The Spirited Traveler: Bootlegging in Minneapolis
By Kara Newman
NEW YORK (Reuters) - Perhaps Minneapolis never quite got over the Prohibition era of the 1930s. How else to explain the popularity of its iconic cocktail, The Bootleg?
The city's signature drink - heard of by few outside of Minnesota - is a relatively homely one, a fizzy, sweet-and-sour concoction akin to a Tom Collins goosed with mint.
Everyone seems to have their own interpretation. Some are made with frozen lemonade mix and 7-Up, blended until slushy; others are spiked with grenadine, orange juice, even green food coloring.
"It was pioneered by a local Minneapolis country club in the early 20th century and soon became a staple at all the finest clubs in the Twin Cities," explains Dean Phillips, President and CEO, Phillips Distilling Company and a fifth-generation spirits producer based in Minneapolis.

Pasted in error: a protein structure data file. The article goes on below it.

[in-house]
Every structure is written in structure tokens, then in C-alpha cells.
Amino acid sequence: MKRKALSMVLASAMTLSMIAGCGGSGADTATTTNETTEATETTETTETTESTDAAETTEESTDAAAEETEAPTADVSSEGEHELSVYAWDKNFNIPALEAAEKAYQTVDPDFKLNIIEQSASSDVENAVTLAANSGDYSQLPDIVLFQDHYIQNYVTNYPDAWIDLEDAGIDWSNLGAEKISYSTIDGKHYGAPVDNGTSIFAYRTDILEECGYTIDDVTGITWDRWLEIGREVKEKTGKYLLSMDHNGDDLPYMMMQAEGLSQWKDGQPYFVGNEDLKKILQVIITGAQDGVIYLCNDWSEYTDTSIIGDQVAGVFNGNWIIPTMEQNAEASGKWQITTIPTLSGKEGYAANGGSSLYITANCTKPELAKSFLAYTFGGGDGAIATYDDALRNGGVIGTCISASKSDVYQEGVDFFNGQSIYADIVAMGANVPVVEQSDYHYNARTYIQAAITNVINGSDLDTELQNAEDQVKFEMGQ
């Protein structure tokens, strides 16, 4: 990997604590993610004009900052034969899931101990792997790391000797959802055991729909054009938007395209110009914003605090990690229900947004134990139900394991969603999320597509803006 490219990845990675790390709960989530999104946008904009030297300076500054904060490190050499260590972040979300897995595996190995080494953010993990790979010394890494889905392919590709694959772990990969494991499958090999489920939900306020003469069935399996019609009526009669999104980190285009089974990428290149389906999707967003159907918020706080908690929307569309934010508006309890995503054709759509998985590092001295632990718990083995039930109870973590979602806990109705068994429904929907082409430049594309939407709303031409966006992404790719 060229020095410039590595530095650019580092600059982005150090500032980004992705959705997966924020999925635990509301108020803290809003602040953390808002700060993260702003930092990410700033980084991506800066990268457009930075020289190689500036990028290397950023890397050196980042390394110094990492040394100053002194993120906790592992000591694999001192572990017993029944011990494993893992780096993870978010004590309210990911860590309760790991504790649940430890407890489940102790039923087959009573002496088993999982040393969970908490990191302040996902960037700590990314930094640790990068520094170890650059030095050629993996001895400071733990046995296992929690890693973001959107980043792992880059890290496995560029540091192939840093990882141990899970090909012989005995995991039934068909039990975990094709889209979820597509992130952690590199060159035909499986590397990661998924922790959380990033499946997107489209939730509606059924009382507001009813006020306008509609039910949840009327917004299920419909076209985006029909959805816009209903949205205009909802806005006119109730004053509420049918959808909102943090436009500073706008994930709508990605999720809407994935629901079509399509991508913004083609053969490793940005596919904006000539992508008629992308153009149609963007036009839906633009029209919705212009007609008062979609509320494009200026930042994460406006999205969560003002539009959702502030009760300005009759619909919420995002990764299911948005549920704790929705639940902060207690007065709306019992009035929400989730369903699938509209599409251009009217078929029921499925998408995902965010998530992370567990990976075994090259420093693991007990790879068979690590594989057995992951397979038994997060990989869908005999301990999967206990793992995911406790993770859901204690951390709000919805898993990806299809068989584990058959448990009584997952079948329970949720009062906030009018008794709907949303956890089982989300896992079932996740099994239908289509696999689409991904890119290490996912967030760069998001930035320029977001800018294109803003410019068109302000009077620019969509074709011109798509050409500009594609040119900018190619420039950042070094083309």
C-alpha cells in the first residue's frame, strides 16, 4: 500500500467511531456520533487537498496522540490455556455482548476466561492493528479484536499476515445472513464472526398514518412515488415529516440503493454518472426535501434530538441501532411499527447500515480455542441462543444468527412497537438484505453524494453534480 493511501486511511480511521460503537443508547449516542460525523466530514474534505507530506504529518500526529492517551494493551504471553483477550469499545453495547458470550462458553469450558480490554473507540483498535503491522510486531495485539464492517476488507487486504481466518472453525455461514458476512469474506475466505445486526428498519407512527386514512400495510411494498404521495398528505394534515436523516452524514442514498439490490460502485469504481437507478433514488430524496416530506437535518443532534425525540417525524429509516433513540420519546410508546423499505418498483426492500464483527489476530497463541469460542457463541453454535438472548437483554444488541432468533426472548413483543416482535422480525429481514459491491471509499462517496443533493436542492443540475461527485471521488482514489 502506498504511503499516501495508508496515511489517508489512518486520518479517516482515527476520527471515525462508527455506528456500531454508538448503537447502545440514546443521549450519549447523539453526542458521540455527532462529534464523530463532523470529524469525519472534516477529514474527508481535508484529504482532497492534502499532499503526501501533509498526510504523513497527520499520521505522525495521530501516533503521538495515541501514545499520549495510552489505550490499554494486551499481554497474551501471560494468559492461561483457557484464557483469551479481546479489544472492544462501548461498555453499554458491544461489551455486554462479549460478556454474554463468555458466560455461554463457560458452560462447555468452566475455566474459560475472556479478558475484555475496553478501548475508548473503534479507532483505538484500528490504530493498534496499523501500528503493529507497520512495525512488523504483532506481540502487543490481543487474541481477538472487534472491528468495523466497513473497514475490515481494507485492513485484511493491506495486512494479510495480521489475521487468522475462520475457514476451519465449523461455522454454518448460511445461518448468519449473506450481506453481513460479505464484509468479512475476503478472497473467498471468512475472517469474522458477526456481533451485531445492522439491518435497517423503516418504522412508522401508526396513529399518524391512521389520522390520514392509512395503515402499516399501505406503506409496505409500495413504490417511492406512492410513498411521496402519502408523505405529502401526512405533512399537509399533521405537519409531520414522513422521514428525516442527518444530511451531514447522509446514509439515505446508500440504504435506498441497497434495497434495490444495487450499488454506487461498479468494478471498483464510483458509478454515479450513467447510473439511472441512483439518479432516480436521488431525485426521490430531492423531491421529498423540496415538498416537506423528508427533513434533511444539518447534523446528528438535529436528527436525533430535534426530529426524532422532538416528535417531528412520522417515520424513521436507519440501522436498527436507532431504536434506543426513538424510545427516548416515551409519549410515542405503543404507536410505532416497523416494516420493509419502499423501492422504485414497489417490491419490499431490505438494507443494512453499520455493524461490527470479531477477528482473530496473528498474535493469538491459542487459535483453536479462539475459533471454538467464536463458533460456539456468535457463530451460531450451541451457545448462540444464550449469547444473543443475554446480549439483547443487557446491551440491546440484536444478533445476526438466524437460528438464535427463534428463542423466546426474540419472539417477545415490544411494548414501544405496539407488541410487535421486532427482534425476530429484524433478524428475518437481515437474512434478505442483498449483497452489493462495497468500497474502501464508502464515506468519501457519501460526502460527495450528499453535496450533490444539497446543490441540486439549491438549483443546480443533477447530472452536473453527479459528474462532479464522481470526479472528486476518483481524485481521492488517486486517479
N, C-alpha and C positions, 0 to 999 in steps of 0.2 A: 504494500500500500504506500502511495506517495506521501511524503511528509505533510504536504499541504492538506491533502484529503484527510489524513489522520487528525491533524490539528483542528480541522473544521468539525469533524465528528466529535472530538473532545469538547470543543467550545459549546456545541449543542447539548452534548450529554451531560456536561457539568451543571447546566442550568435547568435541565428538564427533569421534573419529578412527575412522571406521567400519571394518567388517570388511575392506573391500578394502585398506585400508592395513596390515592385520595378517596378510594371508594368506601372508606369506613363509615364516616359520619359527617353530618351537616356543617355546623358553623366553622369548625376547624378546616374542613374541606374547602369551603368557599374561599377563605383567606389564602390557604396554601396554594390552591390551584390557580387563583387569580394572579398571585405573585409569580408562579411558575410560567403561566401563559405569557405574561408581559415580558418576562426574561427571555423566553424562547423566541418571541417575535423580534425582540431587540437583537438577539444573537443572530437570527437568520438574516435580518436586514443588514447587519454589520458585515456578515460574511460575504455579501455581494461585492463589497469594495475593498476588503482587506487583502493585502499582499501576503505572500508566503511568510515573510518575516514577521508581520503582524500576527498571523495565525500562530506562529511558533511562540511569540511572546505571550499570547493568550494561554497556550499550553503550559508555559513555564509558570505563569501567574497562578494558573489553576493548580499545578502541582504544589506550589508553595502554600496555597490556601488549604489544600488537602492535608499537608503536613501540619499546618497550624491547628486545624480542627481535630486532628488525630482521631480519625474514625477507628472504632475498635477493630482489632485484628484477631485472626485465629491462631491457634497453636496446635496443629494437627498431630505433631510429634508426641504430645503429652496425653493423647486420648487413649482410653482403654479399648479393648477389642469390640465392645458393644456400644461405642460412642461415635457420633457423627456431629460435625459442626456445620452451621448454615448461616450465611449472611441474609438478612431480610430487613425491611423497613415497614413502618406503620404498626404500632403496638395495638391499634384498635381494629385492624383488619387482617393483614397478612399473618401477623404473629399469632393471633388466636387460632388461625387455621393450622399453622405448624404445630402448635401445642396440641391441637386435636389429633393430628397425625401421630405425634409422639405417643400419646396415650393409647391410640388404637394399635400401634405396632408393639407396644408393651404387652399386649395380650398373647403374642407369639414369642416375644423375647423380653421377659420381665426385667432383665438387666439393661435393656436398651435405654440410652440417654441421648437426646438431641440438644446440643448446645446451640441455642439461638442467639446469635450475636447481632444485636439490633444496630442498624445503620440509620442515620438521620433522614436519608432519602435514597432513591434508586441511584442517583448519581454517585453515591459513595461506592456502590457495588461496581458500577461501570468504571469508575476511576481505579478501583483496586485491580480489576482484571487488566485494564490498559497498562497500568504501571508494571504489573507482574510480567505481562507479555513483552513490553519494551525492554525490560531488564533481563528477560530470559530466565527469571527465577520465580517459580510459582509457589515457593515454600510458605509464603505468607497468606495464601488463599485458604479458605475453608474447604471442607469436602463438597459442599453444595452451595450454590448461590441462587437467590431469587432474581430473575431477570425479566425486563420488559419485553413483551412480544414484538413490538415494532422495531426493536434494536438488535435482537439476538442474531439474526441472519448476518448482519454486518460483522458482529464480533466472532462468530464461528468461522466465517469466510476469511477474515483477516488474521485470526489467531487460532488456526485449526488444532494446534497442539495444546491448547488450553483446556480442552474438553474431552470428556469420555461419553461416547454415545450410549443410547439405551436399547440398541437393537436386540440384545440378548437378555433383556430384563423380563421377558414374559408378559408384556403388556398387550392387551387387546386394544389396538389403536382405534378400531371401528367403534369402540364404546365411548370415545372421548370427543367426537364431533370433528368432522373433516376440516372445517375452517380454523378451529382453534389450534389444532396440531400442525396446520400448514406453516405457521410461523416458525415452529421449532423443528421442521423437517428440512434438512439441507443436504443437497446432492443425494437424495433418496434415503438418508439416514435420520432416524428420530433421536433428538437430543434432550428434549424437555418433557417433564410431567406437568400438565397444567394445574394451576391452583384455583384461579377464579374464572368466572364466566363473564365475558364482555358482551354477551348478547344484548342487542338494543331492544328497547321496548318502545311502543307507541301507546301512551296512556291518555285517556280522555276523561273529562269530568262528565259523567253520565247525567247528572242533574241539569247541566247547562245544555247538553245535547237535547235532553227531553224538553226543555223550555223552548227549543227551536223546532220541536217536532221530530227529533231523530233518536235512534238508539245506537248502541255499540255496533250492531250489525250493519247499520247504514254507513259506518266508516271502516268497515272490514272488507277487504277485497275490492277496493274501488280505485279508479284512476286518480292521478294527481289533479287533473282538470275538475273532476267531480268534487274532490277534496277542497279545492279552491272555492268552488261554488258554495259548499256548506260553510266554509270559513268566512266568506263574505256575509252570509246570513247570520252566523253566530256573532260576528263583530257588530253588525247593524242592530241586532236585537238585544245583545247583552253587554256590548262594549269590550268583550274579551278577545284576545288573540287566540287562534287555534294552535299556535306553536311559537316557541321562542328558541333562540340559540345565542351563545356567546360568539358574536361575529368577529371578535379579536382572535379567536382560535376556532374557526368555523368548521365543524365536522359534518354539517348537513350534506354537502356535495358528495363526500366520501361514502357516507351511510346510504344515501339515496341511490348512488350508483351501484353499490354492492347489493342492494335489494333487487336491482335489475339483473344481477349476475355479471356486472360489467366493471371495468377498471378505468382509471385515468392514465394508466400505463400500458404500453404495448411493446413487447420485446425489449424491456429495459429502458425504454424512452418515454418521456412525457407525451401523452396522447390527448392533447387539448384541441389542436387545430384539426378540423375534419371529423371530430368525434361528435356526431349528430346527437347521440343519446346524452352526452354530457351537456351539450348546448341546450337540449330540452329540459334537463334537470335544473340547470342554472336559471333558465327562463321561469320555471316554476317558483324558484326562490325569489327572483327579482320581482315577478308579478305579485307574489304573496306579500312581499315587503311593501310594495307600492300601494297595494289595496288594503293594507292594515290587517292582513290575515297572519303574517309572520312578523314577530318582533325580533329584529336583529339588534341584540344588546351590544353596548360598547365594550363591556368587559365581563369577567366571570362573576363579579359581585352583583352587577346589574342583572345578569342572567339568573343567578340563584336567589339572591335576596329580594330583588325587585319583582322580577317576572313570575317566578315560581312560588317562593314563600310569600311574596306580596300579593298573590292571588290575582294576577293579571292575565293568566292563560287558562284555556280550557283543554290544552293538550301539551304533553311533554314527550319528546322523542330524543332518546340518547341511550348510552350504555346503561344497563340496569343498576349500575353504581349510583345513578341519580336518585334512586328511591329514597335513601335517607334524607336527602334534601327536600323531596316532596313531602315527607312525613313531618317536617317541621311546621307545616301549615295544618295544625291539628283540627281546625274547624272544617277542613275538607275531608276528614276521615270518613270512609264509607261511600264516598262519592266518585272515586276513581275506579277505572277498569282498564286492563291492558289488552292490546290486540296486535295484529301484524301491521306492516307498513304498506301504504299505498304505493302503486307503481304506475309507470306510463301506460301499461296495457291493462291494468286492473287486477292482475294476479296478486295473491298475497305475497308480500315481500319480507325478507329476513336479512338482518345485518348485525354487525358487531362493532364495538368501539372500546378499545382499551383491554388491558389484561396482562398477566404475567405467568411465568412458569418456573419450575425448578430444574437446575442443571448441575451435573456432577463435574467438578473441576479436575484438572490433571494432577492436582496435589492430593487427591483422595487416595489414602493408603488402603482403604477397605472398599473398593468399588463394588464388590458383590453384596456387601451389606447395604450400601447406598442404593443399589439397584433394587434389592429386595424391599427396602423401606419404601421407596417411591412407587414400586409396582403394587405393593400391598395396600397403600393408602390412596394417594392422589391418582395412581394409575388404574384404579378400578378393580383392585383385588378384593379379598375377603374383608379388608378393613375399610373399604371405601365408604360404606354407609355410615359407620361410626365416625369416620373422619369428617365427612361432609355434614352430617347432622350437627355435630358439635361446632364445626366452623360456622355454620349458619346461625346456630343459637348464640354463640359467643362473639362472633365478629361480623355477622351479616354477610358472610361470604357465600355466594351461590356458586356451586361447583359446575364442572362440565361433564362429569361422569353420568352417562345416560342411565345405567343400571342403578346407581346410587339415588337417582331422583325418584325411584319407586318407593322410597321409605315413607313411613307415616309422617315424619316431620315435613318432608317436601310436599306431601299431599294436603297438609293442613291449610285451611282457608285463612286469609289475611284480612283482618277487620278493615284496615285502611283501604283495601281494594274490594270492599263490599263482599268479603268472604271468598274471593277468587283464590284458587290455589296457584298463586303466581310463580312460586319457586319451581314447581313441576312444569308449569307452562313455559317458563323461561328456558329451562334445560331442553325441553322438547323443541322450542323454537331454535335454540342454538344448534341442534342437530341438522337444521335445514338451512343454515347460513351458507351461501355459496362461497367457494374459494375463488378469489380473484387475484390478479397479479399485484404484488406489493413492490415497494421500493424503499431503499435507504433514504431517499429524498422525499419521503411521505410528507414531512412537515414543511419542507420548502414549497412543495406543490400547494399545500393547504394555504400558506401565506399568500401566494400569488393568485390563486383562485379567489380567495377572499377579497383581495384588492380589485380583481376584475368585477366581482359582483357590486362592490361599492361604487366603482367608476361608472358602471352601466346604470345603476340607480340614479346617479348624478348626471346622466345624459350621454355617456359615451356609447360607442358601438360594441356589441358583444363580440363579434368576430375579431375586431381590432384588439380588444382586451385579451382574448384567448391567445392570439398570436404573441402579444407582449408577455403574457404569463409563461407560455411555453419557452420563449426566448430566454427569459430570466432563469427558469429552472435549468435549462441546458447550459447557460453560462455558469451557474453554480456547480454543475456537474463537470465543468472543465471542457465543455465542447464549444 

"To this day, many sell club-bottled Bootleg mix to their members and each claims their version is the gold standard."
In other words, unless you're hitting the country club circuit, the average business traveler is not likely to encounter The Bootleg.
Instead, in the business district downtown, fine wine flows at white tablecloth restaurants like Bar La Grassa (www.barlagrassa.com/) and Manny's Steakhouse (www.mannyssteakhouse.com/), while a plethora of Irish bars offer access to world-class beers, including many from local brewers.
Sure, you'll find "cocktail magic," Phillips says, at bars such as Bradstreet Craftshouse (www.bradstreetcraftshouse.com/), on the first floor of the Graves 601 hotel. Influenced by access to city's rich restaurant scene, many cocktails have a culinary bent. Continued...